Iconography SG

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Depending on who you speak to, Singapore turned 50 last year. If you check out the Singapore Biennale, Boo Jun Feng and Dr Lai Chee Kien’s works allude to this forgotten blimp in our history. But come 2015, Singapore’s official 50th birthday will swing round and what better way to celebrate the big FIVE-OH with 50 #iconsofsg.

These icons have been making appearances across the island. Have you spotted any? I know I saw a couple in a TODAY newspaper, and the #IconsOfSG website, obviously. I’ve picked out four of my favourites – the kopi bag, five stones, bird singing corners and Mustafa Centre (where I get a lot of my makeup, much to the distrustful and judging looks of my mom, sister and friends).

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As much as I love these icons, I do hope that future icons will stray further from the path to comprise more far-flung options, albeit less classic and stereotypical choices but altogether equally accurate reflections of the sheer diversity of this little red dot here on planet earth. And from that thread, here are Wottoncool’s suggestions for icons to consider.


Dawn Ng – I believe that if there’s any person who can bottle the current Singaporean state of mind, Dawn Ng is the lady to speak to. Her latest work Windowshop is a curious collection of objections and artifacts that tells an unwritten but culturally charged history. Who can forget Boomz or feng he ri li?

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Source: HerWorldPLUS

Hansel – Designer Jo Soh has kept busy and grown from strength to strength since the days of ‘Mr and Mrs Tan’, ‘Me and My Camel’, ‘Criss Cross Boy Meets Plain Jane’, ‘Candy Girl’, ‘Fantastic Jurassic’ and ‘Abracadabra’. I’d be crazy to ignore Hansel, seeing that her latest collection features HDB blocks, which also made the #IconsOfSG list. Hansel also has some Chinese New Year promos at the Mandarin Gallery store, so head on over there to stock up on new clothes!

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Personal favourites include the Blk 10 Knit Dress in Mustard (above) and Strappy Tube Dress in Black both $199 each. And receive a $8 voucher with these purchases!

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The Damn Good Shop – Singaporean humour with an unapologetic flicker of brutal honesty. Everything at The Damn Good Shop is bloody genius.

Ong Kim Seng – It is my dream to own a Singapore landscape watercolor by Ong Kim Seng. Not that his works are very expensive, as I learnt at Affordable Art Fair. But I believe maintaining a watercolor in our humidity is a bit more than I can handle at this point. I believe his works are quintessential Singapore.

Sam Lo – I think “The Grandfather (road)” saga caused an awakening towards Singapore’s street art, censorship and a deeper soul searching for an identity that we could and wanted to relate to. I think Sam’s body of work also embodies at unifying humour that, regardless of race & religion, resonates.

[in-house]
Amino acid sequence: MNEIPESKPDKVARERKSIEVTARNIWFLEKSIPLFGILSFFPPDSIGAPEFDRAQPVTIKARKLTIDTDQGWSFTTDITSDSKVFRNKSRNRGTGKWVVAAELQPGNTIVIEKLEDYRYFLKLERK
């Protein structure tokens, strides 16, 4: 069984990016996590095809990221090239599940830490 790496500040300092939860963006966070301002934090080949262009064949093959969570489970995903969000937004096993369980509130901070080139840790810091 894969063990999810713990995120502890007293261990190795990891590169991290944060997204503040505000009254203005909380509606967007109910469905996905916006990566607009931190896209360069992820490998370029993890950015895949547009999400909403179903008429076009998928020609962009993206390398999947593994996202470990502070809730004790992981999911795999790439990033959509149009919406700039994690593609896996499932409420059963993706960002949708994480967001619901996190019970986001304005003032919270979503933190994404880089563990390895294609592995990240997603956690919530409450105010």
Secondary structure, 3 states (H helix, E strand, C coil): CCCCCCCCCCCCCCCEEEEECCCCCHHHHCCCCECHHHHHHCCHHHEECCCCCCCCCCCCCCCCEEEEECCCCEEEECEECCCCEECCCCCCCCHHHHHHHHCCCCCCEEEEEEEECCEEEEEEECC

Vice & Vanity deserves special mention for their ability to maintain such consistency in their concept and energy (I don’t really know how else to describe it…) There aren’t many other Singapore brands that you can look at and just know that it’s a piece by XXX designer or brand. Vice & Vanity is a very special exception to this Singapore norm. I LOVE their Facebook page and NEED a pair of Simona Vanth x Vice & Vanity collaboration shoes!

These are my #iconsofsg nominations. 

Better late than never

This time last year, I already had my summer planned. I had resigned from my job and enrolled myself in summer school. June 2012 was gonna be a-rockin’ and a-rollin’ in Uppsala, Copenhagen, Berlin, London, and Paris. I was so ready to get my hands off the dreadful keyboard and dirty again, in Central Saint Martin’s textile design course.

You know how I feel about prints here, and that was about when I decided that textile design was the way to go. I put pencil to paper for the first time in a very long time, drew, painted, learnt heat transfer printing, played with the giant heat press (only about the best thing ever), did some dip dyeing, visited museums, created some devore, 3D manipulation, and almost contantly felt OMG there’s so much to learn and to be in awe of! Three weeks of school in London just whizzed by, I wish I had more time to see, more time to do and even had more homework.

I want to feel like I’m ready to learn, absorb some awesomeness all over again, and if I have the time – a quick revision of the stuff that went down in class. Meantime, some pictures:














See that crackled scar on my face between my eye and cheekbone? Berlin, I blame you.











Swim things: Seea

I’ve been slightly disgruntled about not being able to get a swimsuit from Virgin Daisies, so since then I’ve been on the look out for ones in the same vein.